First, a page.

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Picture of a loch, clouds above but brightening up On my fourth day in Wester Ross the weather finally looked more promising and I decided to give Slioch (981m) a try. While there were still a lot of clouds around it looked brighter and as if the clouds might lift high enough for a nice view from the summit

Setting out from Kinlochewe I walked to Incheril where I joined the path to Letterewe. The path follows the banks of Kinlochewe River until it reaches Loch Maree. Then I crossed the bridge over Abhainn an Fhasaigh, which was in full flow after all the rain the previous days, before turning north-east.

Walking into Gleann Bianasdail the path more or less follows the river for a while, then my path turned north towards the saddle between Sgurr Dubh and Meall Each. From the saddle I had a nice view back over the glen and Loch Maree before turning into Coire na Sleaghaich.
Picture of a bridge over a burn at full flow Picture of a view down a glen (valley) to a loch (lake)
Picture of a view over the southern end of Loch Maree and Kinlochewe After turning into the corrie I walked west for a while before turning south-west to climb up to the ridge between Sgurr Dubh and Slioch. From here (about 650m high) I had a quite nice view over the southern end of Loch Maree and over to Kinlochewe.

While it had looked for a long time as if the clouds were lifting they seemed to have stopped somewhere around the 800m mark. As I continued my ascent along the ridge to the summit of Slioch I was soon reaching the clouds, dramatically reducing visibility. Quickly passing the false summit (933m) on the ridge I made my way to the trig point (980m).

The real summit (981m) is actually a few metres north of the trigpoint, I visited it after eating my lunch. Not that it made any difference in regards to visibility, I couldn't see anything apart from the clouds at either place.
Picture of a view from a mountain ridge with clouds moving in Picture of a trig point at a summit in low clouds
Picture of a hand holding a compass with a path going into clouds behind it Despite the low clouds I decided to continue along the ridge to Sgurr an Tuill Bhàn. A quick check of directions and I was on my way, soon finding the path following the ridge. Visibility continued to be very low, nevertheless I enjoyed the walking and the quiet.

I had almost given up hope for any nice views when suddenly the clouds started to lift, presenting me a quite nice view north over Loch Garbhaig and Lochan Fada. Meall Daimh (684m) was also in view, partly blocking the view over Lochan Fada. The view only lasted for a few minutes though, then the clouds came down again.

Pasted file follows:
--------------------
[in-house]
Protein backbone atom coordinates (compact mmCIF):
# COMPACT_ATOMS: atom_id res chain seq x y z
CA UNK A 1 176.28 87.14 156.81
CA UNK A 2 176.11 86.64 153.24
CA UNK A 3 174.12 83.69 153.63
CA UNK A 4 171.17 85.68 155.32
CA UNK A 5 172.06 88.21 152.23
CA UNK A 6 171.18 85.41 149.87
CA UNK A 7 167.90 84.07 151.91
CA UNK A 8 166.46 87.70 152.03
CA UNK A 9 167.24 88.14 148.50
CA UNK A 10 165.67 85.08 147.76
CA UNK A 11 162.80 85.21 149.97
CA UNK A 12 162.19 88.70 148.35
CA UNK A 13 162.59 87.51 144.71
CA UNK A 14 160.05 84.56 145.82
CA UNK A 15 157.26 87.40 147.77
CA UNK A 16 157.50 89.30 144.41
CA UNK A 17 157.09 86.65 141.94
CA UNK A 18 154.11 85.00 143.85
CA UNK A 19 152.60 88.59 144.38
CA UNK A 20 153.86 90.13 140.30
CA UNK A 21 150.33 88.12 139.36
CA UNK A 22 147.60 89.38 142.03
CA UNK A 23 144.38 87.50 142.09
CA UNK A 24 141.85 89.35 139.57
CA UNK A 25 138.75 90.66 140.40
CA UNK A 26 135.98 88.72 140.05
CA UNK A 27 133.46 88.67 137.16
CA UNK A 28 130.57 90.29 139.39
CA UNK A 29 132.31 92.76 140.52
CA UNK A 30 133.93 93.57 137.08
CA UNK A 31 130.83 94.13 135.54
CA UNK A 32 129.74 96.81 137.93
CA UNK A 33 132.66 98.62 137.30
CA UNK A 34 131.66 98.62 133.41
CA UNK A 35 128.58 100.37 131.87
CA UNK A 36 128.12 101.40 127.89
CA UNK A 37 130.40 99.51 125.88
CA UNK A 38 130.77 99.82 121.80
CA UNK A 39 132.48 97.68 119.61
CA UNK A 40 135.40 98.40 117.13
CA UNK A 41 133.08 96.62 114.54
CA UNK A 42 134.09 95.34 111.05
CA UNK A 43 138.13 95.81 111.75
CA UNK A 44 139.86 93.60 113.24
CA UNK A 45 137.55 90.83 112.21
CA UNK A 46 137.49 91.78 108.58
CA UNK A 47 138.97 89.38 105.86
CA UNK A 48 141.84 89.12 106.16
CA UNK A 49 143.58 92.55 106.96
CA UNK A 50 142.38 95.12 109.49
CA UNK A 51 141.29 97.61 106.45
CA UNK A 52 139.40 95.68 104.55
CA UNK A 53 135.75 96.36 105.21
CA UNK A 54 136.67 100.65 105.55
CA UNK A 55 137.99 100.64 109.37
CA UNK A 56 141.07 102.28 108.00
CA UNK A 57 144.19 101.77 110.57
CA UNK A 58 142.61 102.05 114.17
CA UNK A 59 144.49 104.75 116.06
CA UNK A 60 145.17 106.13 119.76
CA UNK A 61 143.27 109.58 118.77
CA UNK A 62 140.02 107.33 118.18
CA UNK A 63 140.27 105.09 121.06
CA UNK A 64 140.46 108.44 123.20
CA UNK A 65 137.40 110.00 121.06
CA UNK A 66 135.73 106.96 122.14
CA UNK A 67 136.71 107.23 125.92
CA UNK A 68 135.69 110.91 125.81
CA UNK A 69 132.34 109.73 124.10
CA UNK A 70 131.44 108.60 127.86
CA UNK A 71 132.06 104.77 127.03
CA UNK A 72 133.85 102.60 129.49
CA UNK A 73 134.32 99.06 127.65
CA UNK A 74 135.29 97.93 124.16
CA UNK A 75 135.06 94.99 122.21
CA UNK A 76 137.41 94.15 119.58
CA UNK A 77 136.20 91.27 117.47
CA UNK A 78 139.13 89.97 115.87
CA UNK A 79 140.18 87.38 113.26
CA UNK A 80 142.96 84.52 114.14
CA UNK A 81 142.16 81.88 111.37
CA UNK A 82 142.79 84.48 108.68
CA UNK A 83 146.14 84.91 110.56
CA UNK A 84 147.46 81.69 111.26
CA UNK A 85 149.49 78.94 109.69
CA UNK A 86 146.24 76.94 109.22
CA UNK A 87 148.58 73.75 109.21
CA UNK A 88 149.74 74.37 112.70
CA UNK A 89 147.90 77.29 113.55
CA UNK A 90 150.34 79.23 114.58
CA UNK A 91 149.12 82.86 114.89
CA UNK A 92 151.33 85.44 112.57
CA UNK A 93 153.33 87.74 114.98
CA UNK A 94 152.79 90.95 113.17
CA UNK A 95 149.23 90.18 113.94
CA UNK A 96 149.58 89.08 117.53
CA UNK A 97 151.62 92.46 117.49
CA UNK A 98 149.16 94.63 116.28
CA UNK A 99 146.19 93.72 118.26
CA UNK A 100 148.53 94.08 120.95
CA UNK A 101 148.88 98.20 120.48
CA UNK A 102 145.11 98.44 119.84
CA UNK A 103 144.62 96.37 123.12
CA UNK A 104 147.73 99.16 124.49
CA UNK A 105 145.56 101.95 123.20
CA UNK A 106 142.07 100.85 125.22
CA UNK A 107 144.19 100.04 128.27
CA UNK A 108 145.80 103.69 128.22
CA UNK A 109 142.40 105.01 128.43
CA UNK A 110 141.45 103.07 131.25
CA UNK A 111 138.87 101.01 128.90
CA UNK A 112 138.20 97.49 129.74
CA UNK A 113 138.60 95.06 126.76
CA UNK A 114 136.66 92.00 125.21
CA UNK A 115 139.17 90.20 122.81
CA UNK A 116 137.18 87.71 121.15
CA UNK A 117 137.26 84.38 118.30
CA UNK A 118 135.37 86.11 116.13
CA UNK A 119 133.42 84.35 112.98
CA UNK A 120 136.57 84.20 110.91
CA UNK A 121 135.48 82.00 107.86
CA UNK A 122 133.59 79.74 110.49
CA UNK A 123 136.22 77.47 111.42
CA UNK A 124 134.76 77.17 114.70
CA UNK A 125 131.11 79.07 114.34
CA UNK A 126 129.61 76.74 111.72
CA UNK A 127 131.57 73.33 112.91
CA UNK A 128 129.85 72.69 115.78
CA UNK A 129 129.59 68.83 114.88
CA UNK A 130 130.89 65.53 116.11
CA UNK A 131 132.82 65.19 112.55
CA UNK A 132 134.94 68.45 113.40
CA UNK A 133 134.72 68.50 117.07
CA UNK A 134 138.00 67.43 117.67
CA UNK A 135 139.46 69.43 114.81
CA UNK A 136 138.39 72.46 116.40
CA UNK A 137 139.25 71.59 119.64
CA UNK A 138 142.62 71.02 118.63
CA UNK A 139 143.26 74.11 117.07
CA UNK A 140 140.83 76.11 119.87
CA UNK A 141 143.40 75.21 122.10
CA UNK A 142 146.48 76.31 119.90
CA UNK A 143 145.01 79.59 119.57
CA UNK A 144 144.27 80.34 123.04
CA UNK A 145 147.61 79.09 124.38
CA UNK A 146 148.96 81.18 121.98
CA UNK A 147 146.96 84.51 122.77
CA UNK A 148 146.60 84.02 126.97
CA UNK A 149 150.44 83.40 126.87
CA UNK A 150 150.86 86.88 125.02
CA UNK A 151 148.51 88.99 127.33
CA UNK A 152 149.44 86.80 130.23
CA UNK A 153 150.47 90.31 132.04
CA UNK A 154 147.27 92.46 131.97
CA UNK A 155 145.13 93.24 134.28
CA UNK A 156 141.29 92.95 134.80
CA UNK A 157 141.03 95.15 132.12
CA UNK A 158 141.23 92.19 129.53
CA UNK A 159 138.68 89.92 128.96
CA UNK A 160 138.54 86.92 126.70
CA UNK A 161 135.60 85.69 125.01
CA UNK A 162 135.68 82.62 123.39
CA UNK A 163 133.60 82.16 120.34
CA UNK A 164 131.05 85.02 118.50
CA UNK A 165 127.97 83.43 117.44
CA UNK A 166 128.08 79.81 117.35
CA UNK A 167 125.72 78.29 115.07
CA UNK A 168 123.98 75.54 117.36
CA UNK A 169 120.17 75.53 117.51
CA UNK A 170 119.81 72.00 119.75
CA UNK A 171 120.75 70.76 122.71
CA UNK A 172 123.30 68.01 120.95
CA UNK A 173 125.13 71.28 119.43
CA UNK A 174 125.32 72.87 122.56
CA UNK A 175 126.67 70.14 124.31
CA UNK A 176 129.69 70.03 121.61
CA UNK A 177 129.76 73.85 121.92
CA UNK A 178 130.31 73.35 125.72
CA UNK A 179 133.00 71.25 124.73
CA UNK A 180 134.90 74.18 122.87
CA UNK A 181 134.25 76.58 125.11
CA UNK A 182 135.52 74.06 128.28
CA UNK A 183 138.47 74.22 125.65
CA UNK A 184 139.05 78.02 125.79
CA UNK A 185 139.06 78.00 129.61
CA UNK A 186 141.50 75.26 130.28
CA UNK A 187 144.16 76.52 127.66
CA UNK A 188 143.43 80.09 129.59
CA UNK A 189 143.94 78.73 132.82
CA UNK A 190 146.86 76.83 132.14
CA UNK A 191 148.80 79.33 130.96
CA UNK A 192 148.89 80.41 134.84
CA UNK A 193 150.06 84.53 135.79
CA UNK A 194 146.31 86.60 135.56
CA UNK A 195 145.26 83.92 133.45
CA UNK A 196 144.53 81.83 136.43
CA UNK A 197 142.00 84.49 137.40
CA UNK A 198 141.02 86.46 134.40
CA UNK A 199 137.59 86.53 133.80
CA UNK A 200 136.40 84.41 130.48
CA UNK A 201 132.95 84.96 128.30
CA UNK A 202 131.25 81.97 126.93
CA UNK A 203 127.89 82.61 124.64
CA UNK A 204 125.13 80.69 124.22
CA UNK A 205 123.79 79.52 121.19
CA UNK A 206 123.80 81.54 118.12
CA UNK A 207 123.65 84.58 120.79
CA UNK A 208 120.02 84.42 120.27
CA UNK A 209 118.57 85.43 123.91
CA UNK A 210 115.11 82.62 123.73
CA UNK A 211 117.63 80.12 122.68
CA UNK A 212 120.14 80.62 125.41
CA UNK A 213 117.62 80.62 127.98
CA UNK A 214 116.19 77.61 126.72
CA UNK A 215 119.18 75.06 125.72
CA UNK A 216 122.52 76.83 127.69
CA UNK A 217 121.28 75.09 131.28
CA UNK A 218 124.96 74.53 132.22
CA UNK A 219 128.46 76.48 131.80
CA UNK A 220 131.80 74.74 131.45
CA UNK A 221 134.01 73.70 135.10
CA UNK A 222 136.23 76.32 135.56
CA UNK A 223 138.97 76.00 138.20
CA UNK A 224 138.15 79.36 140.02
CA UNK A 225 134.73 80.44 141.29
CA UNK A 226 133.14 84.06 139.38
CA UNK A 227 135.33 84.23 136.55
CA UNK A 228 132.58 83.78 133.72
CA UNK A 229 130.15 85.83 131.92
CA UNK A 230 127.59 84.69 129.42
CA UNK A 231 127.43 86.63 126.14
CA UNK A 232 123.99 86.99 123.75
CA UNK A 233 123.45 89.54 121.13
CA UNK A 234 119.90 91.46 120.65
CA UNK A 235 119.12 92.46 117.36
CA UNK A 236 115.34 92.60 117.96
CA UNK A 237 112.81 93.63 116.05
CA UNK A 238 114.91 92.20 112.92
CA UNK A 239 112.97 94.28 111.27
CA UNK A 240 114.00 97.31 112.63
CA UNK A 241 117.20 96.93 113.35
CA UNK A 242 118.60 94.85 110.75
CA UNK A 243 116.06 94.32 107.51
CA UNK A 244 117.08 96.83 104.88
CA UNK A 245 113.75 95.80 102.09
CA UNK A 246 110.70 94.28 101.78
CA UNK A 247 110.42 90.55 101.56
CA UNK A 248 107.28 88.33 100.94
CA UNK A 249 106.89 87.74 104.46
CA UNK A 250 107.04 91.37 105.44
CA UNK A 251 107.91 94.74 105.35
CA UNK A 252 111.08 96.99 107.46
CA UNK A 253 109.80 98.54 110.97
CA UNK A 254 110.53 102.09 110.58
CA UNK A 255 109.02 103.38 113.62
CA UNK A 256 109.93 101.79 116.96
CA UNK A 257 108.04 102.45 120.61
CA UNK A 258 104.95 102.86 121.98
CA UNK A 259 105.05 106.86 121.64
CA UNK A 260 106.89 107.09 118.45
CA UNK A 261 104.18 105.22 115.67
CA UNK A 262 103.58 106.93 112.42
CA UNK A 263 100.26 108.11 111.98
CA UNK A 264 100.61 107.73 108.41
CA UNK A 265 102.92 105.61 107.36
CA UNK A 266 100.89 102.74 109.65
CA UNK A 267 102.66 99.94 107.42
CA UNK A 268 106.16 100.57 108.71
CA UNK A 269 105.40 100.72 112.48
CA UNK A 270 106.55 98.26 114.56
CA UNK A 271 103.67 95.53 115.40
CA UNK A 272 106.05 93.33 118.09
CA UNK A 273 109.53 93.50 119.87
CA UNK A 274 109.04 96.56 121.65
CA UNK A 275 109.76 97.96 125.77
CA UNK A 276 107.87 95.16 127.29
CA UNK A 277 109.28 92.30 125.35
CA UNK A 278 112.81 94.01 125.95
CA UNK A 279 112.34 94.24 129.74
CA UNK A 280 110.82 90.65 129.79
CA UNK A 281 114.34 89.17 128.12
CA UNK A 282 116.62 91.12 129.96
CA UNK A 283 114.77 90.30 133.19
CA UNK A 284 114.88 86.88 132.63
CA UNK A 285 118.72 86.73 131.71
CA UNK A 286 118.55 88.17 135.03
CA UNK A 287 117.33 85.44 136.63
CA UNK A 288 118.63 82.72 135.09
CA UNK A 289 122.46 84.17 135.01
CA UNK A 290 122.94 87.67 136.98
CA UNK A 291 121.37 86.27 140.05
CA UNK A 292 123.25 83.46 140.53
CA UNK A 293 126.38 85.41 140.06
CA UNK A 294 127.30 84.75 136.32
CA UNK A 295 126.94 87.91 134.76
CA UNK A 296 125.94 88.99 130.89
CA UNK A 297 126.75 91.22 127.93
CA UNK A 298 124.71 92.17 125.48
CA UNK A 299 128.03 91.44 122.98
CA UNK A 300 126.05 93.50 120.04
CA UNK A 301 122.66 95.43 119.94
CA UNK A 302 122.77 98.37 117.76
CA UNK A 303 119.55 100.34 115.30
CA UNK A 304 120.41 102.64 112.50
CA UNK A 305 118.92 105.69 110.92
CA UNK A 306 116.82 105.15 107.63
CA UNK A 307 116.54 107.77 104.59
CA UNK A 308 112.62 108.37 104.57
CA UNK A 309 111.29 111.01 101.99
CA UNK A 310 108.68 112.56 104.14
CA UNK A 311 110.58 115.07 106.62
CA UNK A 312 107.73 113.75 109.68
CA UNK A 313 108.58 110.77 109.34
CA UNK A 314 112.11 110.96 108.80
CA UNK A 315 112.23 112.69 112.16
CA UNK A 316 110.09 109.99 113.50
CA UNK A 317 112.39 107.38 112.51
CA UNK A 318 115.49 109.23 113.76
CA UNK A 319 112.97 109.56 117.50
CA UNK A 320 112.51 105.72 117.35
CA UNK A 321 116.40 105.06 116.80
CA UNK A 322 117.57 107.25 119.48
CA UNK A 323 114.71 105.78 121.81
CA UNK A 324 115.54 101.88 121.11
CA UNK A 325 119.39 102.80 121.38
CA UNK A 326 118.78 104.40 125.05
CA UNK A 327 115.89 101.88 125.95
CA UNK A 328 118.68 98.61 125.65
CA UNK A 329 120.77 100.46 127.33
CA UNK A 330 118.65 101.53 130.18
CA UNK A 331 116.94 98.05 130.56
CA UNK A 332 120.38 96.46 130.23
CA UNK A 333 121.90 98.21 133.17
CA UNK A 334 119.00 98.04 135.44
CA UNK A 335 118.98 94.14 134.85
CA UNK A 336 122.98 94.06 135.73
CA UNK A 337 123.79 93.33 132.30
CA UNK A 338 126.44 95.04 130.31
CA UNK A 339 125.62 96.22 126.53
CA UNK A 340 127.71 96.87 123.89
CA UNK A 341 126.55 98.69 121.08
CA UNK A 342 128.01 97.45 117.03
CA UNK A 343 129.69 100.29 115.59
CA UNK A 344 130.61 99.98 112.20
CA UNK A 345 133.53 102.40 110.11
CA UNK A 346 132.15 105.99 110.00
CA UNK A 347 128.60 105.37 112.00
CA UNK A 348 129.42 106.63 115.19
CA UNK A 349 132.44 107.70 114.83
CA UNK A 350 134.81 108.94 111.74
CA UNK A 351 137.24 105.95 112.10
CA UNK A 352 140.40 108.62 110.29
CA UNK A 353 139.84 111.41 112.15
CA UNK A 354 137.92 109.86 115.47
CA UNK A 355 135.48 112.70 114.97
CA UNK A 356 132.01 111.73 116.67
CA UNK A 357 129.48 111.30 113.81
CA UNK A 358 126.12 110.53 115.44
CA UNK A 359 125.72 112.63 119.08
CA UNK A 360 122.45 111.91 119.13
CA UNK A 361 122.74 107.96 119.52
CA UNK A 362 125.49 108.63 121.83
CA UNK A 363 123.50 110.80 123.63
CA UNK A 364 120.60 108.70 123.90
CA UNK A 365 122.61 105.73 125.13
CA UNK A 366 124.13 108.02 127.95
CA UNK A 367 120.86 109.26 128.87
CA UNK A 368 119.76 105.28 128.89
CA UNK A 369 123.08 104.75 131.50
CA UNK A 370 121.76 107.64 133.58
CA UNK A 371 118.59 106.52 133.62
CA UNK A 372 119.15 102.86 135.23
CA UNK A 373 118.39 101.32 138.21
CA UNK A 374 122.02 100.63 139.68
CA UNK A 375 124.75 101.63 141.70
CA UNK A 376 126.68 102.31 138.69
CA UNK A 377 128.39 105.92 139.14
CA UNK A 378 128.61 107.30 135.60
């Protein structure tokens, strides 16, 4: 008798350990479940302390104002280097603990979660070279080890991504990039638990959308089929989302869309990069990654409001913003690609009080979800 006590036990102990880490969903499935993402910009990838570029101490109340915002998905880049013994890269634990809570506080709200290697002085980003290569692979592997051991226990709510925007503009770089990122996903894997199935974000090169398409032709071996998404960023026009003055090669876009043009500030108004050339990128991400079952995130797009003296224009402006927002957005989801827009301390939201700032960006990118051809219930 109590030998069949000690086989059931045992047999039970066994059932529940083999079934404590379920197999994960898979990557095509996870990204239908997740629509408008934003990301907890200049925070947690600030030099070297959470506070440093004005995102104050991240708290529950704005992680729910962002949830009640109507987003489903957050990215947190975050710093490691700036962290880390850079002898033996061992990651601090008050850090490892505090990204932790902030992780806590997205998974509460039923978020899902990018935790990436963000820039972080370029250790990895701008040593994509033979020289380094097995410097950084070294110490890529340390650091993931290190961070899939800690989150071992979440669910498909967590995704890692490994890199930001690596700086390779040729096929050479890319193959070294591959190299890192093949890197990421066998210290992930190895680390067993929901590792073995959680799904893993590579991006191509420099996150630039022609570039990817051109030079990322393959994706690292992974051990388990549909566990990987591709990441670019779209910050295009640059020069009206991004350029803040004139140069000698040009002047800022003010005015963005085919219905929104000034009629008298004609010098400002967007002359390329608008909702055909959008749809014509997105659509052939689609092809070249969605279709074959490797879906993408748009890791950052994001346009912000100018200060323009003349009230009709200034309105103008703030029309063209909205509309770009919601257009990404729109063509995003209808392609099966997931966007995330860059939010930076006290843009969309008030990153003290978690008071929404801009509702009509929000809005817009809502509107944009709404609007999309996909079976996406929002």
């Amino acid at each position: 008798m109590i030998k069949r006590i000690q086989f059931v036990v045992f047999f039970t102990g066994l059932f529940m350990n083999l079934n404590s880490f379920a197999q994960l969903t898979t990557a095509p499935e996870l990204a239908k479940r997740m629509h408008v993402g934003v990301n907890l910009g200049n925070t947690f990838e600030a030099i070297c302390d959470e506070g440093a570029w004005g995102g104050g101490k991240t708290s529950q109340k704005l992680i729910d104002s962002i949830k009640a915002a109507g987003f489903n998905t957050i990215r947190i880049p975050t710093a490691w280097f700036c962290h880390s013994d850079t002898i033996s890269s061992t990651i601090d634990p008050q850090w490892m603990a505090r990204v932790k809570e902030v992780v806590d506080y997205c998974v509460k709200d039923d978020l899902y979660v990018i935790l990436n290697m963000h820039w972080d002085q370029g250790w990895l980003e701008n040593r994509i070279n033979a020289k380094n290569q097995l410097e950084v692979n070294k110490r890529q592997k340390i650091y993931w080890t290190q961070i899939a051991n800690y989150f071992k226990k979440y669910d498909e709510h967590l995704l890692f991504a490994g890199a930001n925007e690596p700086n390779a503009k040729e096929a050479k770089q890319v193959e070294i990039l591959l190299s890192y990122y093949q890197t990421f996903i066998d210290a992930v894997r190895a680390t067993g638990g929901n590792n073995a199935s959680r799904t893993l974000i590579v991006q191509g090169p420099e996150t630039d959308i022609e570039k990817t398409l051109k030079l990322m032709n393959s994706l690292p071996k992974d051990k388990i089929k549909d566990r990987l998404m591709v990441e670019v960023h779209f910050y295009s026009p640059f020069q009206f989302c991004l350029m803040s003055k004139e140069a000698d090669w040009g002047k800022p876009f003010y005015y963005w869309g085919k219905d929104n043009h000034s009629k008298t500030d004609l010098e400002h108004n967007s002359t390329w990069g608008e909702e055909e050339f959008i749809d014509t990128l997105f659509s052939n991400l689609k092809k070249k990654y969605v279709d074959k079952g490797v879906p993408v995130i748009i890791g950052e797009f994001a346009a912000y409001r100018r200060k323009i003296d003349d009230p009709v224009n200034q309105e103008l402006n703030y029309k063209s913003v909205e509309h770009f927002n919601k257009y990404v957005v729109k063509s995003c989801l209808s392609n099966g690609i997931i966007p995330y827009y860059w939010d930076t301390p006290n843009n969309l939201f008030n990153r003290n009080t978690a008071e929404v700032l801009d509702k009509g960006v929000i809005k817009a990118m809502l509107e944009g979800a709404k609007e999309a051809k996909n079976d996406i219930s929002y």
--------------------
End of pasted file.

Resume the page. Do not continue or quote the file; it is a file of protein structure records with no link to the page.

You can also view a Quicktime VR 180° panorama of the view north from the Sgurr an Tuill Bhàin ridge:
Picture of a panoramic view from a mountain ridge over two lochs, low clouds just above
Picture of a view into a corrie Descending the southern flank of Sgurr an Tuill Bhàn I had a quite nice view into Coire na Sleaghaich with Sgurr Dubh (738m) and the ridge to Slioch on the other side. The clouds were still hanging at around 800-850m, only occasionally lifting to may be 900m. Only brief moments where I thought I might see the summit of Slioch cloud free, but it wasn't meant to be.

Reaching the floor of the corrie I had a quite nice view around, although I had to watch where I was putting my feet. After all the rain the previous days the ground was very wet under foot, water flowing almost everywhere. I crossed the corrie to the saddle between Sgurr Dubh and Meall Each, then started the long trek back as I had walked out in the morning.

Picture of a panoramic view into a corrie
Picture of a view of a mountain (Beinn Eighe) on the other side of a glen (valley) Walking back from Gleann Bianasdail to Incheril I had a quite nice view over to Beinn Eighe, which I was planning to visit the next day. Its summits were also still covered in clouds, were they going to lift?

Early in the evening I arrived back at the hotel in Kinlochewe after a very nice day out despite the clouds.

The map used for this walk is Explorer 435 - An Teallach & Slioch. While I used a route description from a walking magazine very similar routes can be found in Ralph Storer's 100 Best Routes on Scottish Mountains and Nick Williams' pocket mountains - Northern Highlands.

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